But even though a trip to Asheville, North Carolina, seems like it would have to be expensive, you don’t have to spend a lot of cash to have a wonderful visit to The Land of the Sky.
Here are nearly twenty free things to do around Asheville, NC.
Downtown Asheville is famous across the United States for its eclectic culture. Art Deco architecture, coffee shops, bookshops, and fine dining are just a few of its attractions. Whether your trip to Asheville is an afternoon or a week, you want an experience to remember long after you return home. Downtown Asheville is the perfect place to find all that for“free.”
Downtown Asheville is full of free — starting with parking that is free for the first hour. Then you can spend time with your friends enjoying a cup of coffee in a great environment like the Battery Park Book Exchange. The two floors of old books, furniture, and paintings make for a picturesque location. It's located in the Grove Arcade, where you can browse the other shops for hours.
This article is full of free stuff around Asheville, but don't forget about downtown Asheville. Downtown is an interactive experience you’ll remember your entire life. Do your research, connect with the business owners and artisans, then budget all your resources wisely. Because in a place like Downtown Asheville your most limited resource will be time to enjoy all there.
Asheville Visitor Center
You’re reading this article because you do your research before going somewhere. Doing that research, contacting folks in the know, and allocating your resources makes your travel experience the best it can be. That’s why the Asheville Visitor's Center is the place to start.
The staff here are invested in your travel experience --- to begin with. They want you to come back. These locals will ask you the right questions and then guide you to the restaurants you want, the lodging you’ll enjoy the most, and the attractions that fit with the trip you want. So even if you stop and just browse the brochures, this needs to be your first stop in Asheville.
Pisgah National Forest
You will find the city of Asheville to be a fascinating destination, but you must not ignore the area around it --- especially the Pisgah National Forest. This Forest has a direct connection to The Biltmore Estate since much of the land was donated by the Vanderbilt Family as a permanent national legacy.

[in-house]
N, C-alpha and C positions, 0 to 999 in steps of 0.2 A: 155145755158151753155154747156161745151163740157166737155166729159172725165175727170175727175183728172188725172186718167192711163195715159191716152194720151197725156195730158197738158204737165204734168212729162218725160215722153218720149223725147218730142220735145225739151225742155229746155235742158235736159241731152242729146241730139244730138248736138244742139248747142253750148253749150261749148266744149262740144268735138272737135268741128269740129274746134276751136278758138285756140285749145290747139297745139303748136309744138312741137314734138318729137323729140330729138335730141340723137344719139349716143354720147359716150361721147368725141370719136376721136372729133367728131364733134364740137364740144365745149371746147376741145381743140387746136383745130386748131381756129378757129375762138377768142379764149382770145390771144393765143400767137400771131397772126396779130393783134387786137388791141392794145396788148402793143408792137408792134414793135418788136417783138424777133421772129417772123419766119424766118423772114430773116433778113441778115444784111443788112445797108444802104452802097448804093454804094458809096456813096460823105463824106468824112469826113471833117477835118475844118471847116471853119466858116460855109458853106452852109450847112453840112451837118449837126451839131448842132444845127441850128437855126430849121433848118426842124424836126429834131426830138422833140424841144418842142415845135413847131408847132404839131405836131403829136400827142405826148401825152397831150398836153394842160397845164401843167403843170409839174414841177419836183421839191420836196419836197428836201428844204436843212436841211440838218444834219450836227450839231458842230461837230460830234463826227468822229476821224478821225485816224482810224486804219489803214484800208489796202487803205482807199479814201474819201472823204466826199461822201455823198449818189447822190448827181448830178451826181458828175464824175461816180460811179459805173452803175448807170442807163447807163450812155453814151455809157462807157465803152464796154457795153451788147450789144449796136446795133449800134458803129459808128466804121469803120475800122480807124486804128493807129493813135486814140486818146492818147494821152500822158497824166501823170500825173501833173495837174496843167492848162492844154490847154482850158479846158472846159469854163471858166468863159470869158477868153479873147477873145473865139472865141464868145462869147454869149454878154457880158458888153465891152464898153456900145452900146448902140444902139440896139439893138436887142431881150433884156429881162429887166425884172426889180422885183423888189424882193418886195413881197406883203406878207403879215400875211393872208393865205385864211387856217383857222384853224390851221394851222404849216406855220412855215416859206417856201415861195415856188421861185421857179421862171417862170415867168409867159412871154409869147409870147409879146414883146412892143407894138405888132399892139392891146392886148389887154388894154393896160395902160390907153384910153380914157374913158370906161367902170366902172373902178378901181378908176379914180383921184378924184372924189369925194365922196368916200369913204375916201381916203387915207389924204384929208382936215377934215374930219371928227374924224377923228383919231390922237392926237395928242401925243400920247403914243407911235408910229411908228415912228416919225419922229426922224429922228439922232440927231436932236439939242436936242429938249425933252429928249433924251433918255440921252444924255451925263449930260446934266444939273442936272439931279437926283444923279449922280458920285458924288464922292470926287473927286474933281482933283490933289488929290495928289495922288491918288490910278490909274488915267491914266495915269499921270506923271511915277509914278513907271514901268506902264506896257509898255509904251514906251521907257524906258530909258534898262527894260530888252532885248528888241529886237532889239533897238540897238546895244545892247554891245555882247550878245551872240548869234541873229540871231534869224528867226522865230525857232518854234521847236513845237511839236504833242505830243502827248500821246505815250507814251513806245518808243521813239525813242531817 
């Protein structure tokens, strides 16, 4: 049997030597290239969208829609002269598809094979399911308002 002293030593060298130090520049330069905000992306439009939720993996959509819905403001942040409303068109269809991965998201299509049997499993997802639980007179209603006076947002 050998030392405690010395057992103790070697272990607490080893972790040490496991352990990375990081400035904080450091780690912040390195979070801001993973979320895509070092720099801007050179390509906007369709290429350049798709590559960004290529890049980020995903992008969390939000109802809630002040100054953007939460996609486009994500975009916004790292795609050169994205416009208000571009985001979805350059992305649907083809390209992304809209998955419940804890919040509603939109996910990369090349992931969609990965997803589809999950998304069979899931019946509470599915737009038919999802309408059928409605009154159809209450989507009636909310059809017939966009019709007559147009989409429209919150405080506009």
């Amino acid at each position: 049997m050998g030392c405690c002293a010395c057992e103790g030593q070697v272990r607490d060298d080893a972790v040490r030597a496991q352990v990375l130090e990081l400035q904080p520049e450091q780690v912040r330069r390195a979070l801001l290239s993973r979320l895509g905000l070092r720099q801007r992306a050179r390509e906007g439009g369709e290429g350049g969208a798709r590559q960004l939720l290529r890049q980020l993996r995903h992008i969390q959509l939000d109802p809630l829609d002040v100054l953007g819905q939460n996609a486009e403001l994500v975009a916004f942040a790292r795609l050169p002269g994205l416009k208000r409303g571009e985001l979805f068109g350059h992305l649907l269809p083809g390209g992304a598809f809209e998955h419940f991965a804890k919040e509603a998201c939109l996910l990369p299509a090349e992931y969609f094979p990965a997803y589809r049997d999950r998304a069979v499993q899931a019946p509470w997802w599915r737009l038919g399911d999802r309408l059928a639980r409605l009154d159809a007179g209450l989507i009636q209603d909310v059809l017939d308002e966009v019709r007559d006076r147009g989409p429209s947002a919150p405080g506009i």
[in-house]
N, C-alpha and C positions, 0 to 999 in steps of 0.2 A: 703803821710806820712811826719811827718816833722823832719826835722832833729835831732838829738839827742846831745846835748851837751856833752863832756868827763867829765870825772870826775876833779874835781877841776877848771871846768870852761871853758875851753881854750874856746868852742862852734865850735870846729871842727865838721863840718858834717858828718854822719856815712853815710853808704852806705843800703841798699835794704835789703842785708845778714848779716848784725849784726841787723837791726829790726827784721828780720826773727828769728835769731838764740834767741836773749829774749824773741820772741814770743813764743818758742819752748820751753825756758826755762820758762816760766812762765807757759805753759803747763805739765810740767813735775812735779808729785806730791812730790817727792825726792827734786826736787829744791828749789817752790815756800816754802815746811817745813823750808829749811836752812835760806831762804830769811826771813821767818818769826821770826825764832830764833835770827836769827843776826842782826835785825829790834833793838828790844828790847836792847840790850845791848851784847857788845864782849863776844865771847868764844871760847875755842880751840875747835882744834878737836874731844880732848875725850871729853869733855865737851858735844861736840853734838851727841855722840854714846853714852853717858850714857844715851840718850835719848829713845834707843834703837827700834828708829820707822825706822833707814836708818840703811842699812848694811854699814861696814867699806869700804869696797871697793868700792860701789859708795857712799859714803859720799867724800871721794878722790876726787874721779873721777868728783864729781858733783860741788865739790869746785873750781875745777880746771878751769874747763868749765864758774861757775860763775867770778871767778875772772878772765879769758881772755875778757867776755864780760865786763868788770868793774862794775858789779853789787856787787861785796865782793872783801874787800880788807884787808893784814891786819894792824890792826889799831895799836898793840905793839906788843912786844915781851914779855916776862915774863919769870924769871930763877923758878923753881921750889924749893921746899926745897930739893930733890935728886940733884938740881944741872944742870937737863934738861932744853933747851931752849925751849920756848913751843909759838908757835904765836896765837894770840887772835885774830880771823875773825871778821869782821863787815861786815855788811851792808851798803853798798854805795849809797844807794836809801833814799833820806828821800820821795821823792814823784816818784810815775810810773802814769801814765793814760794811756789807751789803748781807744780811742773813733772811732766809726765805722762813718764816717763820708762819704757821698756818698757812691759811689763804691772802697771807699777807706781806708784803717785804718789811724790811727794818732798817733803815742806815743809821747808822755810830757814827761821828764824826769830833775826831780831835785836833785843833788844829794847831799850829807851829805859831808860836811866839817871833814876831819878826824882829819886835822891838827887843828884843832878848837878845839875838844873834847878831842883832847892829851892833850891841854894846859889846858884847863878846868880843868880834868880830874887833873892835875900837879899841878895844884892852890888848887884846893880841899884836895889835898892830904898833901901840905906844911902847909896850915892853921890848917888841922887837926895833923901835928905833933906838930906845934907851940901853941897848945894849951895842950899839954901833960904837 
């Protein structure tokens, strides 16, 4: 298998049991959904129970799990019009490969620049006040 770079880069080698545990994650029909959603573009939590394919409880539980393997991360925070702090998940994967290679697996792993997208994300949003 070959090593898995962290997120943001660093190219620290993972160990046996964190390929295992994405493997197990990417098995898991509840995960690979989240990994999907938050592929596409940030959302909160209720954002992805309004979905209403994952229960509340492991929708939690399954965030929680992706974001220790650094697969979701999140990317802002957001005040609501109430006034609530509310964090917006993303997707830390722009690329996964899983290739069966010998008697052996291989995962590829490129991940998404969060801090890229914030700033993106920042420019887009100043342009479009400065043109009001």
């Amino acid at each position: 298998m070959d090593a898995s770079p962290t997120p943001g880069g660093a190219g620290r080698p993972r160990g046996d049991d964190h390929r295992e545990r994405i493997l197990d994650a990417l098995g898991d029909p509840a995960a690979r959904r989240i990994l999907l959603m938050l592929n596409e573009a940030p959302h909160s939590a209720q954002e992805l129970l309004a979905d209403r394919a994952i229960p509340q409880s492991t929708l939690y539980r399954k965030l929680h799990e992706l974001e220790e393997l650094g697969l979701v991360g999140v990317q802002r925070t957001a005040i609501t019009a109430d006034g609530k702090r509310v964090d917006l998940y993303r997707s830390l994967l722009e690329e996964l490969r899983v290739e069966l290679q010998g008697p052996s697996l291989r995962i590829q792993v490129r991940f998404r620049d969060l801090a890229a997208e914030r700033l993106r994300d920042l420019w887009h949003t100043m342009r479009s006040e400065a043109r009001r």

A large chunk of the half a million acres are "old growth" forests, meaning this may be one of the only times you and your family experience what the woods looked like to past generations.
The National Forest offers an outdoor activity for every style --- short hikes, fishing, picnics, week-long backpacking trips, mountain biking, and rock climbing. Hundreds of waterfalls, thousands of campsites, and too many picnic areas to count make this a great place to visit.
Stretching across a dozen counties around Asheville, you can enjoy parts of this national treasure even if you don't have the time to make it to Downtown Asheville.
The Pisgah National Forest is free. Whether your idea of wildlife is a bird feeder outside your window or backcountry hiking, this is the place you can find that experience at no cost. This attraction is too big for you to miss.
Great Smoky Mountain National Park
The Great Smoky Mountains National Park is where to go no matter what you want to do, what you want to see, and how much you want to pay. They've been called the most popular national park in the United States, and there is plenty of reason why.
The Great Smoky Mountains is a vast area with an equally diverse range of attractions. Whether you want to stay in the car or camp in the backcountry for a week, it will meet your vacation requirements. In addition, it is very vehicle friendly since you can drive through Cades Cove in Tennessee or you can drive through Cataloochee in North Carolina.
Getting out into nature is more important than ever after the past two years, and that’s one reason the Great Smoky Mountains are such a bargain. You won’t find a greater concentration of biodiversity anywhere else, and you won’t find friendlier folks to help you maximize your visit. Start your trip at one of several Visitor's Centers—which are free.
French Broad River
The French Broad River has finally received the long-overdue attention it deserved as a tourist attraction. While it isn't the Mississippi or the Tennessee River, that's one reason people enjoy it so much. The depth --- around three feet in most areas --- provides the perfect place for tubing. Riding a tube up the gentle current is something people love to do. (
Fun Fact: The French Broad flows north, unlike all other south-flowing rivers east of the Continental divide in the Rocky Mountains.
Blue Ridge Parkway
The Blue Ridge Parkway may be the most valuable free resource in Asheville since it’s the perfect way to get there while having fun on the way. The National Park Service is stringent in allowing no commercial traffic on the Parkway. They realize The Parkway is more than a highway. It's an attraction in itself.
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The Blue Ridge Parkway follows the Blue Ridge Mountains from Washington, DC, down to Cherokee. Asheville is the largest city along the way. The Overlooks dotted along the way mean you're not going to be stuck in the car all the way --- you’re going to pull off and take selfies.
Folk Art Center
The Folk Art Center of the Southern Highland Guild is an underrated attraction in Asheville for a couple of reasons, and the fact it’s free is one of them. You must take an afternoon to visit the Fine Arts Center, although the weekend is good, too, since they have craft demonstrations featuring the best regional artists.
Their rotating and permanent exhibits are informative, fun, and of the best quality you'll find anywhere. But, of course, you can’t forget their library, tucked away on the second floor. Whether you're casually browsing or looking for technical information about crafting, you can spend hours there.
The Biltmore Estate was not the original tourist attraction in Asheville, but it quickly became the area's central tourist attraction. If you have not been to the Estate, you have to go at least once. America's largest private home is a throwback to a different, slower, more elegant time.
Admission is not free, but there are ways to get the price to almost free, and there are plenty of freebies at Biltmore.